Within the response message, there are four types of data, wherein any number of each type of data exists in each row: viewable data, hidden data, encrypted data, and state data. Viewable data is directly viewable by the user through the client browser 105. Hidden data provides a place holder for information that can be displayed; for example, the information is masked by characters that indicate that the true information is not shown, e.g., “XXXXXX”. Each block of hidden data has a corresponding encrypted block, which is not directly viewable by the user. Data is encrypted to minimize the possibility that a client may intercept the data to avoid paying for service, for example. Lastly, state data relating to billing and reporting capabilities refer to information that is passed back to the user, and subsequently forwarded to the web and application server 131 upon selection of a row. The data types of viewable data, hidden data, encrypted data, and state data, either individually or in any combination, constitute “state information”. According to one embodiment of the present invention, the “state data” data type is employed to expressly represent state information. In another embodiment, the viewable data, hidden data, encrypted data, or any combination thereof, may denote state information. In other words, state information may be represented by any of the above data types. The server 131 need not store any state information regarding the request from the client browser 105 (i.e., server-stateless). The state information may be stored in the client stations that are running the client browsers 105. Unlike the conventional approach, the client browser 105 does not need to return to the particular server 131 for subsequent billing information, as the server 131 is a stateless-server.
In step 305, the user is presented with one or more rows of listings from database 101 correspond to the request and selects the desired listing. The user views the viewable and hidden data and determines which row corresponds to the listing that the user seeks. The method of selection depends on the particular type of user interface being used. The user selects a particular row of information. In the specific case of a web browser as the user interface (as shown below in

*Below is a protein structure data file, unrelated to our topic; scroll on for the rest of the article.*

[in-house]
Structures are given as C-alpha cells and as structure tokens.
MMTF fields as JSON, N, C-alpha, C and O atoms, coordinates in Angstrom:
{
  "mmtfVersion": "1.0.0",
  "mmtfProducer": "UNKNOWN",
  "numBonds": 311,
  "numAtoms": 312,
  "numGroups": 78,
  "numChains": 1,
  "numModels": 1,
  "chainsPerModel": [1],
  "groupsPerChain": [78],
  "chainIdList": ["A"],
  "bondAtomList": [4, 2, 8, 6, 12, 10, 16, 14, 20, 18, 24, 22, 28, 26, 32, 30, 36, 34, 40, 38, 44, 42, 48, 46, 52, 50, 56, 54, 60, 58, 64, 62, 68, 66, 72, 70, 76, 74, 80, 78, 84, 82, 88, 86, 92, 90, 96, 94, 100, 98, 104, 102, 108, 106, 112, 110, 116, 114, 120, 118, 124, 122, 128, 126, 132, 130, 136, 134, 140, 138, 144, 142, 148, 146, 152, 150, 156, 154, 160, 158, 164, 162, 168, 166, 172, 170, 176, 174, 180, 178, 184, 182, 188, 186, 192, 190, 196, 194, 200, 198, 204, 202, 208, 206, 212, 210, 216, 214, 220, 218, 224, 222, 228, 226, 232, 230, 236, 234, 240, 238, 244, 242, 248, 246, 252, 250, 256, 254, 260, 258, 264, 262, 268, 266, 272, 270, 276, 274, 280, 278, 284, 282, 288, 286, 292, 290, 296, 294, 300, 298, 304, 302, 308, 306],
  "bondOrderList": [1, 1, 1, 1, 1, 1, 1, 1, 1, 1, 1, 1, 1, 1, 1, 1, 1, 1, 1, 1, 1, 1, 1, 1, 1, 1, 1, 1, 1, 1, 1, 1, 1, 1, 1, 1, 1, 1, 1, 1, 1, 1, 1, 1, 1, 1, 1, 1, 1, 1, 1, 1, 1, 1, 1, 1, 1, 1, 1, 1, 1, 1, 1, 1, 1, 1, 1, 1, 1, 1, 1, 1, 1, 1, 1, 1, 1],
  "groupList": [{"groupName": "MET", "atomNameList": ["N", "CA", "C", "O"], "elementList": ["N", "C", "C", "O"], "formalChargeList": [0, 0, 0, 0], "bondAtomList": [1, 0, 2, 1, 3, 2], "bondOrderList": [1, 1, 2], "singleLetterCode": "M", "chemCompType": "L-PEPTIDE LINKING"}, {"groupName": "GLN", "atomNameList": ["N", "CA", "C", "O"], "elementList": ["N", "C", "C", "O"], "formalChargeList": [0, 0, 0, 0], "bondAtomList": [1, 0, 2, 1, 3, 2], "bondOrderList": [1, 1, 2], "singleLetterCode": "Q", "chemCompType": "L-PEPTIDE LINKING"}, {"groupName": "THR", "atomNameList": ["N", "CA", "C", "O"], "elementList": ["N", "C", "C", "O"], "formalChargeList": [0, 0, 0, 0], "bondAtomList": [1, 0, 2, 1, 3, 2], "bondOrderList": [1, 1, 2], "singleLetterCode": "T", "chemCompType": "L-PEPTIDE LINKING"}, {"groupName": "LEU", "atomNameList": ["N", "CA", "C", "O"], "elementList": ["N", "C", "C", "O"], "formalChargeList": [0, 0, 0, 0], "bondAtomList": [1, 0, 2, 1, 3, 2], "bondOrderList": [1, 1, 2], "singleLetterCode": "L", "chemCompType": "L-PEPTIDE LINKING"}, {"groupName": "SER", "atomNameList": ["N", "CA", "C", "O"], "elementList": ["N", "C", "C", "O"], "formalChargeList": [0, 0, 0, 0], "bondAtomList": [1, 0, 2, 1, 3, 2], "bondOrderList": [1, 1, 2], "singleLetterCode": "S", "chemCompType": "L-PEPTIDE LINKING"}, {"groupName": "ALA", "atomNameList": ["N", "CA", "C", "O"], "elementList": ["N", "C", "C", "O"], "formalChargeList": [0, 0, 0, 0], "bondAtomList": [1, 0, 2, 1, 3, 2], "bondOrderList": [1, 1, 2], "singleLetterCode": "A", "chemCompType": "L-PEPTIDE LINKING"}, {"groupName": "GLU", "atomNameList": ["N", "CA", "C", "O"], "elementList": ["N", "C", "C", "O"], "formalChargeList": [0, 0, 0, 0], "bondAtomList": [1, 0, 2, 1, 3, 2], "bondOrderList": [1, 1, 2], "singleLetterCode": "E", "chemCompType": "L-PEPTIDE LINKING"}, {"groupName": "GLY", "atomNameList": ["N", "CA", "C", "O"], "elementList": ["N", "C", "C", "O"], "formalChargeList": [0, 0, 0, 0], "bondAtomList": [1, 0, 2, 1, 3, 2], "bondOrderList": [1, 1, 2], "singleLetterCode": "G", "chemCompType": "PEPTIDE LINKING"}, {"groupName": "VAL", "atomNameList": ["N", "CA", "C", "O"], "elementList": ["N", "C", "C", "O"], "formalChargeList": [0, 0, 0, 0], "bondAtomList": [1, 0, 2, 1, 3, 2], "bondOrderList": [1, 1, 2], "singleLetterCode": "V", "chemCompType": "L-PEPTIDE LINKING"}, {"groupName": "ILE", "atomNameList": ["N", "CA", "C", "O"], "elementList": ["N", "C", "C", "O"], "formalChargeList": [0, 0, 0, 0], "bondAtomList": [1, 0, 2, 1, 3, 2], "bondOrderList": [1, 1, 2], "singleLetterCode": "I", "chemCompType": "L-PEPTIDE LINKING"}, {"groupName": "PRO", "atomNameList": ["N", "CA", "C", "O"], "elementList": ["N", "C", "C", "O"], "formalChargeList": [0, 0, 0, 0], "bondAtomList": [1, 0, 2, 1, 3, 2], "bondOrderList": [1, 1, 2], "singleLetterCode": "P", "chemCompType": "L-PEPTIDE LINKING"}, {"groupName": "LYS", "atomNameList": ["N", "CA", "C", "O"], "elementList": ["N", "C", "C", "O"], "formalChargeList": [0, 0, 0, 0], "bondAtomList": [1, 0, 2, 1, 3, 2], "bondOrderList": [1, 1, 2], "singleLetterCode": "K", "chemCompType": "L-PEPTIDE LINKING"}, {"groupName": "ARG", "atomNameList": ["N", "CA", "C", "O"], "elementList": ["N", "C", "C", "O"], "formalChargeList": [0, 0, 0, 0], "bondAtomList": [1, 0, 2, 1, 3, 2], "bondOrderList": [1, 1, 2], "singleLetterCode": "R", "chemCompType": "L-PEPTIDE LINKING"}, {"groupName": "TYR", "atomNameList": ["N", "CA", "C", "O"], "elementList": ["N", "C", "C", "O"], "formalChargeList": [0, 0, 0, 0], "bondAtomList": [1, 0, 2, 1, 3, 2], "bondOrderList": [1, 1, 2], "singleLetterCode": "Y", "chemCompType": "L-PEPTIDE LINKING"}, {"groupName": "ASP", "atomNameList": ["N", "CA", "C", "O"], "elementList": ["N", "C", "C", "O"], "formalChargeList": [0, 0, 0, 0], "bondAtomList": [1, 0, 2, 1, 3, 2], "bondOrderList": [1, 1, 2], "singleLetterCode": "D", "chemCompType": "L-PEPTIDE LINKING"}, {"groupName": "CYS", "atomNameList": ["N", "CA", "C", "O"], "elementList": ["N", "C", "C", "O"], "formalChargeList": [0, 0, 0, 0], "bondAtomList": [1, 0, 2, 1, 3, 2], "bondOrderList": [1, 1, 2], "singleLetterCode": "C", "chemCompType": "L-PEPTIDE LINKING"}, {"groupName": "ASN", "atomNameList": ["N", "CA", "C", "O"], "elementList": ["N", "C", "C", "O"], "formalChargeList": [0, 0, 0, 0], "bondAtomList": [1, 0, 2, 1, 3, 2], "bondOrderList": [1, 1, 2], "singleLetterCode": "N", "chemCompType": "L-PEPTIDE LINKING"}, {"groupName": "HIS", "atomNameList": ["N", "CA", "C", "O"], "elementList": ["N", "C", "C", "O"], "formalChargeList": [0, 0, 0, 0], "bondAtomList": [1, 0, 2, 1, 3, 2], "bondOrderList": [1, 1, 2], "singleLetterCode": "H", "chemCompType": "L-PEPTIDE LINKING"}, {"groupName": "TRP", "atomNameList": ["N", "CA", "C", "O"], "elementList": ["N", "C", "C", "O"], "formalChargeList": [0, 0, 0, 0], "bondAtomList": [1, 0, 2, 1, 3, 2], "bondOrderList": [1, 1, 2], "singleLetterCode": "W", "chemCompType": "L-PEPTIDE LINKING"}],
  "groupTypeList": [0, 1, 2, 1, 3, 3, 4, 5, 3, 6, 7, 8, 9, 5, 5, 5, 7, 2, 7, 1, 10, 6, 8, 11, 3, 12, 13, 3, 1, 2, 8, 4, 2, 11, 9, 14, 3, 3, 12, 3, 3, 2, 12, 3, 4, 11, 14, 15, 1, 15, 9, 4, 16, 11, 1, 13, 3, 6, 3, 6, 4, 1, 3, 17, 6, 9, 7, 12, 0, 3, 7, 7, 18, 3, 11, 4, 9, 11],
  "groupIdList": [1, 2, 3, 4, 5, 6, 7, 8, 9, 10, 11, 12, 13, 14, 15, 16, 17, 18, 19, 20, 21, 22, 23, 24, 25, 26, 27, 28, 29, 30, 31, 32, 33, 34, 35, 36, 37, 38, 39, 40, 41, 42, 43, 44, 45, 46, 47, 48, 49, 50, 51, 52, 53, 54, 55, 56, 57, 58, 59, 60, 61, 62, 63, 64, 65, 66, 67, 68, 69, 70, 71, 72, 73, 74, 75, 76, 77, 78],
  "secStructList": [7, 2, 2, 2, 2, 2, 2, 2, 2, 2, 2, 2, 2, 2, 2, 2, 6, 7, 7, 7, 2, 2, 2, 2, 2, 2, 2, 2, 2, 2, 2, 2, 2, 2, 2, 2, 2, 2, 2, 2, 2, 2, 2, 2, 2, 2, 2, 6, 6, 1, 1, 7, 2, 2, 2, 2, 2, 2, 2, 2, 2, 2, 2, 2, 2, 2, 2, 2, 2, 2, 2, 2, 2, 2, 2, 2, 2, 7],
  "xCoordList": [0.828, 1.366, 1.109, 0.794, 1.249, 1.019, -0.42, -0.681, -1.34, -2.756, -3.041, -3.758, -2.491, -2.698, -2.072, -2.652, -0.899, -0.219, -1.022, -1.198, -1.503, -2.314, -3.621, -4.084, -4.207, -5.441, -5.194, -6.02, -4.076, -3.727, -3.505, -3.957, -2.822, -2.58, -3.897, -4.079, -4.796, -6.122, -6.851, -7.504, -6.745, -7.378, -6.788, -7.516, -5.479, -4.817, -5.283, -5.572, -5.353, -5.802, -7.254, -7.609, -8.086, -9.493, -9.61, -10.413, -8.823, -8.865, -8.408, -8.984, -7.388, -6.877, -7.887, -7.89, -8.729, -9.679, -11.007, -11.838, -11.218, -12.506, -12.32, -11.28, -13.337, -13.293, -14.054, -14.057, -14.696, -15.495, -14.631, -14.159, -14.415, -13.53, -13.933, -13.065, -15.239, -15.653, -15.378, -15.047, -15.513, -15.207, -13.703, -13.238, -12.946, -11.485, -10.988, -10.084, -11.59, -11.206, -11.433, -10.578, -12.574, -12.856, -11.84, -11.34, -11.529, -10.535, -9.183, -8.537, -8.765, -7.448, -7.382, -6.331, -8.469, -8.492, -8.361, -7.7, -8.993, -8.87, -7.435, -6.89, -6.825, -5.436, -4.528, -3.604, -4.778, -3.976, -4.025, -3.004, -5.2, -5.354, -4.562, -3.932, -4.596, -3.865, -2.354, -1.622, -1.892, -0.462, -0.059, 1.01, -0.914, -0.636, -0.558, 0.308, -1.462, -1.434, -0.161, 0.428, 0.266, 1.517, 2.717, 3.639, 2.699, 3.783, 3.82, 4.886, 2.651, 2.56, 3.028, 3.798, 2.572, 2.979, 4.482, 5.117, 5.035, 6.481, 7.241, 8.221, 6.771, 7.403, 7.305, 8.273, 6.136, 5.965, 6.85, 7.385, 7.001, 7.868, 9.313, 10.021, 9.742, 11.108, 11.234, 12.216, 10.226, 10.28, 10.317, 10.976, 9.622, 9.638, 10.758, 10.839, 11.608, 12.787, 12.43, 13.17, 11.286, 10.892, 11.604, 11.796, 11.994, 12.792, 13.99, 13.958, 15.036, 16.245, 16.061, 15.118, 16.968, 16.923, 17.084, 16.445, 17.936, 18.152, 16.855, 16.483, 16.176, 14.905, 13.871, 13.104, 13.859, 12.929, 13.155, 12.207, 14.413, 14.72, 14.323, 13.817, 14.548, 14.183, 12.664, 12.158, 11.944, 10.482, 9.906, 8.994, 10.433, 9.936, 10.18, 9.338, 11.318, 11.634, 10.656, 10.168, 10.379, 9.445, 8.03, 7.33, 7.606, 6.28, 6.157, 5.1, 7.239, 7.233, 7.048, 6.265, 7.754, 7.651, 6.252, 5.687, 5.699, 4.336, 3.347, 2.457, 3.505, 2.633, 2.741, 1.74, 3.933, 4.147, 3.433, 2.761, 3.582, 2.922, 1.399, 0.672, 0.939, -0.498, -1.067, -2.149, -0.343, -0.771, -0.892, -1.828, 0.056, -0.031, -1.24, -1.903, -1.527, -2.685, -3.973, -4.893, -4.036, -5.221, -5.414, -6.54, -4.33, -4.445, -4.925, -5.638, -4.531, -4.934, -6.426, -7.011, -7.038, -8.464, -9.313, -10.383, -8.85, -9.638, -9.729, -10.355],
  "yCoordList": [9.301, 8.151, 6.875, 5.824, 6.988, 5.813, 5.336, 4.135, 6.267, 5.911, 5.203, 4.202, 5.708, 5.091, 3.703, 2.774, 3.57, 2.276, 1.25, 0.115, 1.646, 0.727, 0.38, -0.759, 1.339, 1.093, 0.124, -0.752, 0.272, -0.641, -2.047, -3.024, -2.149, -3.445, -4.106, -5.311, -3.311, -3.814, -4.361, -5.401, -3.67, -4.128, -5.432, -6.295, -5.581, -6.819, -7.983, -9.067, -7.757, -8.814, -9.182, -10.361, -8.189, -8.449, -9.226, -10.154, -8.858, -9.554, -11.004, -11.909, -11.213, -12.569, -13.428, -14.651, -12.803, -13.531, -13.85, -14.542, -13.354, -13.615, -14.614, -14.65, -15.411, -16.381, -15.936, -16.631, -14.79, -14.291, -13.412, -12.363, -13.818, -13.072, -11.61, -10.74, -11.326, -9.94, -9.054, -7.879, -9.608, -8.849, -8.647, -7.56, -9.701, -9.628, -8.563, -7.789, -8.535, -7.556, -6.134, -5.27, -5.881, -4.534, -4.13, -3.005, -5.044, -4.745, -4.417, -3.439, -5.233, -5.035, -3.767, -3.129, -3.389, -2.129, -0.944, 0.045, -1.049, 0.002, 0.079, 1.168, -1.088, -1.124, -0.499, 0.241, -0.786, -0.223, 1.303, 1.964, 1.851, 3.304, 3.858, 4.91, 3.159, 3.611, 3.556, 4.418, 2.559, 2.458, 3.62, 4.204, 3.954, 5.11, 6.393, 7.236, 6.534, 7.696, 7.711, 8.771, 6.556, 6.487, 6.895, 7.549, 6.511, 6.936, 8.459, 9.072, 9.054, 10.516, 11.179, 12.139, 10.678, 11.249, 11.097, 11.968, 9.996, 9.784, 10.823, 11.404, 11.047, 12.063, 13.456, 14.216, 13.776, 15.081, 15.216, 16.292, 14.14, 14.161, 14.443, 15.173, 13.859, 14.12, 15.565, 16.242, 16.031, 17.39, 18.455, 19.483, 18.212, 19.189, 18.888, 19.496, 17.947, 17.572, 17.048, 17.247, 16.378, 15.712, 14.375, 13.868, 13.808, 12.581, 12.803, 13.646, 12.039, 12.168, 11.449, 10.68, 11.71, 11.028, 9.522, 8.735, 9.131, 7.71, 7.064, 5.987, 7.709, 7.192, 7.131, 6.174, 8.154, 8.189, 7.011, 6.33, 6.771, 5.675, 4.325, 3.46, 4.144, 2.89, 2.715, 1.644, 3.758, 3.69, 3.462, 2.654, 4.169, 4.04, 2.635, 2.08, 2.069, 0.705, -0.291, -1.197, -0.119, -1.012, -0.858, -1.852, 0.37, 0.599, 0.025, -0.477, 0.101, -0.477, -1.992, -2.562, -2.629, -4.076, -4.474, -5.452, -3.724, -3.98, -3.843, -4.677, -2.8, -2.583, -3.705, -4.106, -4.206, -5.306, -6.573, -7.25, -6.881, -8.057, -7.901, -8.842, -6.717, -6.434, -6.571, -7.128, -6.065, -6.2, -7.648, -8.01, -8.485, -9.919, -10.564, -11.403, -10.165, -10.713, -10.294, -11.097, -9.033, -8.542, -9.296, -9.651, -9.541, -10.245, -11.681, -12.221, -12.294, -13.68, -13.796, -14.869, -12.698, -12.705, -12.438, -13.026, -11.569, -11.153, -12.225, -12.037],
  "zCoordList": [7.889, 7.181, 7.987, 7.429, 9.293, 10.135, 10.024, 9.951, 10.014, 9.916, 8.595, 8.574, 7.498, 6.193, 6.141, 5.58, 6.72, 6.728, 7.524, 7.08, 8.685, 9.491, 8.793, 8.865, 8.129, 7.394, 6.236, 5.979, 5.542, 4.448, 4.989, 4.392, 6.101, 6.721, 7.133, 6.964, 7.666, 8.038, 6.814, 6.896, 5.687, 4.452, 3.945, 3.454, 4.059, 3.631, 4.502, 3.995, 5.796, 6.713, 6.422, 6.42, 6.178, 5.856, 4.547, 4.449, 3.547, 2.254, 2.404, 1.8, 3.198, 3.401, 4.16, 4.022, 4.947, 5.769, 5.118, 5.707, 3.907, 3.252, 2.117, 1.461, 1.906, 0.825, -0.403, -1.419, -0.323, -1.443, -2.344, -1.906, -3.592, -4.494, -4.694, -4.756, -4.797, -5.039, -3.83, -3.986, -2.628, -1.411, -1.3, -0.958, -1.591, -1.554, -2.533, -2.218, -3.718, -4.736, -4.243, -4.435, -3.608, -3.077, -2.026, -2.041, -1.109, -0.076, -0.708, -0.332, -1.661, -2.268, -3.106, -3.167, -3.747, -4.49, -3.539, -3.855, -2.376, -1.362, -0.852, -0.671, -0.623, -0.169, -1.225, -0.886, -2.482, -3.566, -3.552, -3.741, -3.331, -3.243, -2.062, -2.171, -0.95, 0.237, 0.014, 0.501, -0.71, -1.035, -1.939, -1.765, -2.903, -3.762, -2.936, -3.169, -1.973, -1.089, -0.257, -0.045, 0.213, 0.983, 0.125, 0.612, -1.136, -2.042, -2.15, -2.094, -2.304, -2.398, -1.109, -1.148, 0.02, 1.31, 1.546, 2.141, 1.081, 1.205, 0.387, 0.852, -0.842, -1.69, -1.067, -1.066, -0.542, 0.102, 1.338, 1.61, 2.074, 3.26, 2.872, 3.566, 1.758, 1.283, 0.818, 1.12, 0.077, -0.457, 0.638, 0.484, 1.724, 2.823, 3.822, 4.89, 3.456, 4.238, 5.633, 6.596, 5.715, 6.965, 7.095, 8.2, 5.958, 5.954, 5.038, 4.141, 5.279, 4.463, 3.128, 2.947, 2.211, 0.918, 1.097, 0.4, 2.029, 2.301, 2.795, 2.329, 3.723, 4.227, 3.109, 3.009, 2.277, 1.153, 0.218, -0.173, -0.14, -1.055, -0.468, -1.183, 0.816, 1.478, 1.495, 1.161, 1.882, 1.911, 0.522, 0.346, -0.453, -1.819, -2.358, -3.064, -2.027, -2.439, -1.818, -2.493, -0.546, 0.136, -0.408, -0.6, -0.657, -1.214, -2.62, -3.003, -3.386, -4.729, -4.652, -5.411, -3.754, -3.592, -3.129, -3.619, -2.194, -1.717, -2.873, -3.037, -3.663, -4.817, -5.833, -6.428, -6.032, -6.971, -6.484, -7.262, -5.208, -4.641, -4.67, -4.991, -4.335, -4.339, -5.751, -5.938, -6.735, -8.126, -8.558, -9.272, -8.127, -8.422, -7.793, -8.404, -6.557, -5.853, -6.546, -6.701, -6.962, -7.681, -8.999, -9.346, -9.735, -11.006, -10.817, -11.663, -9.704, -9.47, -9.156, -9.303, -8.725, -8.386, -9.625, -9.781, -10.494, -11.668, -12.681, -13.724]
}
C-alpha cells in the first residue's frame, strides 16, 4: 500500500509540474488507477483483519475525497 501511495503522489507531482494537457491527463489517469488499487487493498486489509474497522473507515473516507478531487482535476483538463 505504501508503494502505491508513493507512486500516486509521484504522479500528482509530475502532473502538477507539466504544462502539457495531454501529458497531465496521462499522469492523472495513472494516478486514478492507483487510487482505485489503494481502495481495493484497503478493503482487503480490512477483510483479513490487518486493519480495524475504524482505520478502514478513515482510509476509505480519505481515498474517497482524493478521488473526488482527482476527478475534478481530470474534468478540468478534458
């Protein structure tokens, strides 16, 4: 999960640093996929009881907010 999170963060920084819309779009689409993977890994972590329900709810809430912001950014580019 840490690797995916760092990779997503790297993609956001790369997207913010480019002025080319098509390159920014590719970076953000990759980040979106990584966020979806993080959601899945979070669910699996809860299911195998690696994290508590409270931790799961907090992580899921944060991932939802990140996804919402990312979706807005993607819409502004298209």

Thereafter, upon selection of the desired row, the client browser 105 transmits encrypted data and state data to the web and application server 131, per step 307. It should be noted that the selection of listing process is generic and could be used in any system requiring server stateless selection capability. Next, in step 309, the server decrypts the encrypted data. At this point, if the billing and reporting functions are invoked (step 311) by an external process, for example, then the web and application server 131 prepares the billing information and the reports based upon the state data, per step 313. In step 315, the server 131 sends the decrypted data back to the client browser 105. The can now view the entire row of data (step 317). It is this selected row that the customer is charged and upon which the data provider is compensated.
For the purpose of explanation, screen 400 is described with the basic content of the directory listing; that is, the listings convey the name, address, and directory number. The listings 401 and 403 show the basic content of the directory listings. Alternatively, the data selection screen 400 may supply the enhanced content (e.g., e-mail address, mobile number, fax number, pager number, voicemail number, and URL). Row 401 provides visible data in form of the name, and various portions of the address and telephone number. The “XXXX” characters hide some of the data associated with the telephone number and the ZIP code of the address; the hidden data 405 is not shown until the user selects the particular row 401. The purpose of the partial display of information is to ensure that the user is selecting the correct listing. Similarly, row 403 has hidden data 407. The determination as to what is hidden data can be specified by the service provider; for example, the street number in the address fields 409 and 411 of rows 401 and 403, respectively, may be hidden. Assuming the user is attempting to locate a company that is situated in Iowa. the user is provided with sufficient information to confidently select the proper listing, which in this case is row 401.
As evident from the discussion above, the selection process enables the service provider to compensate data providers based on which listings are used. By contrast, the conventional directory system results in the service provider over compensating the data providers, as it is traditionally difficult or not possible to track the listings that are accessed and viewed by the customers.
Computer system 601 may be coupled via bus 603 to a display 613, such as a cathode ray tube (CRT), for displaying information to a computer user. An input device 615, including alphanumeric and other keys, is coupled to bus 603 for communicating information and command selections to processor 605. Another type of user input device is cursor control 617, such as a mouse, a trackball, or cursor direction keys for communicating direction information and command selections to processor 605 and for controlling cursor movement on display 613.